Back Three doctoral students to connect their research with the political future of Europe
Three doctoral students to connect their research with the political future of Europe
UPF doctoral students Mladen Grgic and Cristina Guerri-Fernandez (Law), along with Gerard Llorens de Cesaris (History), are among the thirty researchers selected to participate in the first edition of the Europaeum Scholars programme, which aims to train future leaders during a period of two years.
This initiative aims to tackle the major political and social problems in Europe based on proposals put forward by young researchers in the fields of the humanities and social sciences at outstanding universities in the EU.
Postgraduate students Mladen Grgic and Cristina Güerri-Ferrández (doctorates in Law), along with Gerard Llorens De Cesaris (doctorate in History), are among the thirty young people chosen to take part in this two-year programme, with headquarters in Geneva, Leiden, Oxford and Prague. On 2 January 2018, all participants met to hold an initial meeting, in the course of a soirée that took place at the University of Oxford, the coordinating centre.
The thirty postgraduate students come from thirteen of the EU’s elite universities: Luxembourg, Leiden, the Ludwing-Maximilian in Munich, the Panthéon-Sorbonne (Paris 1) and the Free University of Brussels, St Andrews, the Graduate Institute of Geneva, the Complutense of Madrid, Oxford, the Jagiellonski of Krakow, the Institute for Political Studies of the Catholic University of Portugal, the Charles of Prague, and Helsinki. After Oxford, with four representatives, Pompeu Fabra University is the university with most members, along with Munich, St. Andrews and the Graduate Institute of Geneva, all of them with three members.
A training programme that aims to provide solutions to the future of Europe
The Europaeum Scholars Programme consists of four modules for each of the two years of duration (eight modules in all), the first of which has already been carried out at the University of Oxford during the first week of January 2018. The approach focuses on four areas of crucial importance for the future of Europe: identity, inclusion, sustainability, and growth and development.
The participants, who are divided into working groups that focus on specific problems, will be part of a network with some of the brightest people of their generation, interested in shaping the future of Europe. They will connect their doctoral research with the world of public policymaking, taking advantage of the combined resources of the member universities of the Europaeum network.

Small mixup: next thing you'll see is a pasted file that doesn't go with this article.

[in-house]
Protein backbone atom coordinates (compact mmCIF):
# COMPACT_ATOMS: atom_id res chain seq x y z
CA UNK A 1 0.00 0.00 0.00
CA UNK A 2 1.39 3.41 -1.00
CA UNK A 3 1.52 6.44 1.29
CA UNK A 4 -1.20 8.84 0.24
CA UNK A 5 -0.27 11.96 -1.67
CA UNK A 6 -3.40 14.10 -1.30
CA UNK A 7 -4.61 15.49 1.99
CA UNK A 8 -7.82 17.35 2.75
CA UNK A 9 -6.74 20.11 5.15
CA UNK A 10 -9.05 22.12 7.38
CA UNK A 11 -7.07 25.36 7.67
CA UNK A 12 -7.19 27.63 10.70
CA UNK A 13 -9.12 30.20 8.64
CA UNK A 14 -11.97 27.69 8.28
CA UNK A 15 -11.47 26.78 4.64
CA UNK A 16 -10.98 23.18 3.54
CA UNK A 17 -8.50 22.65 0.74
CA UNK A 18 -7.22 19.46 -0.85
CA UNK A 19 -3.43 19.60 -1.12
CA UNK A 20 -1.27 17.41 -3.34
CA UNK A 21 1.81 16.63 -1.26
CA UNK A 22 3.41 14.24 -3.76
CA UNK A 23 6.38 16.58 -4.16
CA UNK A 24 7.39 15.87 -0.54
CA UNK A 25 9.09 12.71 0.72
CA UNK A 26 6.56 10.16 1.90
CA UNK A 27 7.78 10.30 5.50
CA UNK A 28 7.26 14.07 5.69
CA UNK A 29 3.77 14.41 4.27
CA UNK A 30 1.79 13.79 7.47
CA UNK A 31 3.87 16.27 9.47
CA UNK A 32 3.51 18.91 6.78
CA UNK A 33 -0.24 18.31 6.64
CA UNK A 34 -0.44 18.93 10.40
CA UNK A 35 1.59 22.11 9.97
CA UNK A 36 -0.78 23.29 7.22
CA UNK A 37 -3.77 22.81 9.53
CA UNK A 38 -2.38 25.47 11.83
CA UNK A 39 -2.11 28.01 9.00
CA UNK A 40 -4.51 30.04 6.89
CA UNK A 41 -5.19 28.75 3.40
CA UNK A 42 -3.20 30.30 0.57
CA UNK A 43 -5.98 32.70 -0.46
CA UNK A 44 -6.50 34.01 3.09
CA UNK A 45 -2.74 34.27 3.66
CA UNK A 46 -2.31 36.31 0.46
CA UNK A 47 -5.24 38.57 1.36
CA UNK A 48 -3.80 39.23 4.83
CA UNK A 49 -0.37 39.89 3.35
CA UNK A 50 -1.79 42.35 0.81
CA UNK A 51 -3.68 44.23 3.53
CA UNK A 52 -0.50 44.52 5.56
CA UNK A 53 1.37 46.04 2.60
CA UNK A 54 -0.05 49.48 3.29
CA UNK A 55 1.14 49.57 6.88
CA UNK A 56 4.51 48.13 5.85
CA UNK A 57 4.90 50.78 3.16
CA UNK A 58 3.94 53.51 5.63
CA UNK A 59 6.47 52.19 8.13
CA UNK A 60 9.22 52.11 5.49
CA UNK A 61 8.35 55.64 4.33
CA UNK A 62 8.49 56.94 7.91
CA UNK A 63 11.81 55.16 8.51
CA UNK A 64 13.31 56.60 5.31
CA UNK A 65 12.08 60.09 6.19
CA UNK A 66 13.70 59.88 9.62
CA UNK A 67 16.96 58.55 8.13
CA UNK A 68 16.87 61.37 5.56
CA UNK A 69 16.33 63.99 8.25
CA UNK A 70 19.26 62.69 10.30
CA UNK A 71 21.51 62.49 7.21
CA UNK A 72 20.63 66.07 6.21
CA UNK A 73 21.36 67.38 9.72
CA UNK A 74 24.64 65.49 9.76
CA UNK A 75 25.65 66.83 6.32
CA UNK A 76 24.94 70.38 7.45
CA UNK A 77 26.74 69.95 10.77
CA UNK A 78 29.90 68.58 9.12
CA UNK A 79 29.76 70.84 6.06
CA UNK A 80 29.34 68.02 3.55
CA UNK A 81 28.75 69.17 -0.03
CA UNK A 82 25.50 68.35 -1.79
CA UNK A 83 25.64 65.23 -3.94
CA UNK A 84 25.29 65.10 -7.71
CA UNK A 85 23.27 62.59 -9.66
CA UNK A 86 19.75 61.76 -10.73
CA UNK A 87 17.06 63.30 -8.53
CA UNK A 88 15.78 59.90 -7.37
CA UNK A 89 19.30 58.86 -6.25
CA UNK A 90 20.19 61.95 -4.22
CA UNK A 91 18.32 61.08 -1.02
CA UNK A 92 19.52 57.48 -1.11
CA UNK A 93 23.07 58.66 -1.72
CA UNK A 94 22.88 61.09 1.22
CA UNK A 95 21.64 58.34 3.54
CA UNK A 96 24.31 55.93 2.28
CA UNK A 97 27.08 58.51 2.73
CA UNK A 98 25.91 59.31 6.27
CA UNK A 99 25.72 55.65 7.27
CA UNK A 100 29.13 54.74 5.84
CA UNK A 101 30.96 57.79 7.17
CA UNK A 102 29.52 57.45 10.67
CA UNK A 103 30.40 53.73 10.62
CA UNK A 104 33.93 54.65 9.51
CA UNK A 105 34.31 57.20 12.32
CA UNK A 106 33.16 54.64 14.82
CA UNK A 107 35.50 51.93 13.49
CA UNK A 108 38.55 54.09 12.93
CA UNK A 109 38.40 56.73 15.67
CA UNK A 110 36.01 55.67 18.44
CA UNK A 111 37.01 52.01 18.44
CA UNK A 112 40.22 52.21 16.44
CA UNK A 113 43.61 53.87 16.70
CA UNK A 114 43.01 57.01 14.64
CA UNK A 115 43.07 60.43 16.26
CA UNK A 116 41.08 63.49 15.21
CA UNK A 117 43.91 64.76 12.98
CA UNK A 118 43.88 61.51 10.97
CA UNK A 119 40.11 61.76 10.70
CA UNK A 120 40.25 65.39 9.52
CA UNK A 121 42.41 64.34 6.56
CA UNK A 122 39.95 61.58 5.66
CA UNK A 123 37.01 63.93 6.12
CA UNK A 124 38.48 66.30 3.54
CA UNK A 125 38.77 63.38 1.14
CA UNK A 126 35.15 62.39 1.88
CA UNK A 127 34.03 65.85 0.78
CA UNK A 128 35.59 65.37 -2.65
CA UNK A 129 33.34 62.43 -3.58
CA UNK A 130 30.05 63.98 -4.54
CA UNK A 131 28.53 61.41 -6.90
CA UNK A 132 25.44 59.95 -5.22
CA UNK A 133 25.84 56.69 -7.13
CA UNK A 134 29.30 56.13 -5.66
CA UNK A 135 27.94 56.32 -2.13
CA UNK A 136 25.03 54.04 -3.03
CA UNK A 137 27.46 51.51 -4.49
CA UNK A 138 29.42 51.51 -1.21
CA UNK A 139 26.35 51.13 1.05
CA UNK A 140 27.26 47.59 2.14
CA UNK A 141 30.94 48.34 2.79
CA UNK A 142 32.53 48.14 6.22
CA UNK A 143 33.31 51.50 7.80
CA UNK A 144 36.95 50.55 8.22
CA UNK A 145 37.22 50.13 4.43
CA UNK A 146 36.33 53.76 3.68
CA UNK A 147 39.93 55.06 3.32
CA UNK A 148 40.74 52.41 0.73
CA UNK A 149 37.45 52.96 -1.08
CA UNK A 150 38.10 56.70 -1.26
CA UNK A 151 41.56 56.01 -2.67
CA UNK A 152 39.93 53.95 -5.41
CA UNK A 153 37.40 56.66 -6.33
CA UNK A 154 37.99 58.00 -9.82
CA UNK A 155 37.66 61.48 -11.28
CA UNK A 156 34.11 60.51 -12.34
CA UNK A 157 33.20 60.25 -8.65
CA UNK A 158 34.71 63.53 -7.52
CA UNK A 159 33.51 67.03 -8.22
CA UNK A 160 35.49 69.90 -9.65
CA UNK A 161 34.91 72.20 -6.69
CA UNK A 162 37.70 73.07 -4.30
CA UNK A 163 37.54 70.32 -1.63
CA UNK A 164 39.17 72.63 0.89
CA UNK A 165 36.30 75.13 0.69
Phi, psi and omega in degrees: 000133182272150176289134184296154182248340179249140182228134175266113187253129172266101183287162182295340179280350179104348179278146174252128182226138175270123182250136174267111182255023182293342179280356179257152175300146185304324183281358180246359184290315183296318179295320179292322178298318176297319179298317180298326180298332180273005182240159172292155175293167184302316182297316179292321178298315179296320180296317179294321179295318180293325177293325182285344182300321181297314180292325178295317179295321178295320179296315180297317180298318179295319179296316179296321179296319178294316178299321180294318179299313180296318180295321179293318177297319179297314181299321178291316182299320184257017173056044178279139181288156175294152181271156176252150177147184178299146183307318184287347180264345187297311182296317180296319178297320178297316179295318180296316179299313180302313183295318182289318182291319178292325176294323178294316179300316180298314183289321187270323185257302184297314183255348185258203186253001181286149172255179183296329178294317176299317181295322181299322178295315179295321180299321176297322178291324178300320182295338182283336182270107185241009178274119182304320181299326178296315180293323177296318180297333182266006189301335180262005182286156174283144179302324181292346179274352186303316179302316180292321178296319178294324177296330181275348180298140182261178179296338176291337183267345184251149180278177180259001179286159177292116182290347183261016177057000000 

They will be able to visit academic institutions, find out how they operate, through training sessions and meetings with political scholars, leaders, professionals and policy makers, in order to tackle Europe’s major political, social and cultural challenges. They will visit at least three European universities, in addition to their own; they will be part of a multidisciplinary team, and develop basic skills for a successful career in both the public and the private sectors.
Andrew Graham, executive chairman of Europaeum, highlights some of the key points of the pilot programme now getting under way, arising from Brexit and all the doubts it implies: the fact that European problems are analysed, not only of the EU or the Eurozone; the results must be significant policy initiatives; the proposals will have to be able to be implemented in some way, and must be useful, interest the people, and offer solutions.
According to the rules of the programme, those selected are people who “think for themselves but not only for themselves”. The selection criteria valued students with an outstanding academic record, with a perfect knowledge of English, and also took into account their personal values and their commitment to Europe.
The three UPF doctoral students selected
Gerard Llorens de Cesaris, reading History, is researching into “Spain and the United States, an Atlantic history. 1868-1874”. With a bachelor’s degree in Humanities and a master’s degree in World History by UPF, his main topic of interest is 19th-century Spanish and Atlantic history, focusing especially on issues of slavery, citizenship and republicanism.
Cristina Guerri-Fernández, reading Law (specializing in Criminology), is doing research into “Prison officials and the quality of prison life in Catalan prisons”. She has a bachelor’s degree in Criminology and Public Prevention Policies (Graduation Special Award 2013-2014) and an interuniversity master’s degree in Criminology and the Criminal Justice System at UPF and currently enjoys a University Teacher Training scholarship (FPU).
Mladen Grgic, reading Law, is studying “Chinese infrastructure investment in the Balkans”. Specifically, he is studying how these investments affect the political and economic paths of the region and their impact on the processes of democratization and integration in the EU. He has a bachelor’s degree in Political Sciences, International Relations and European Studies by the University of Bari, he won a Fulbright scholarship to the East Asian Institute of the University of California, Berkeley (USA).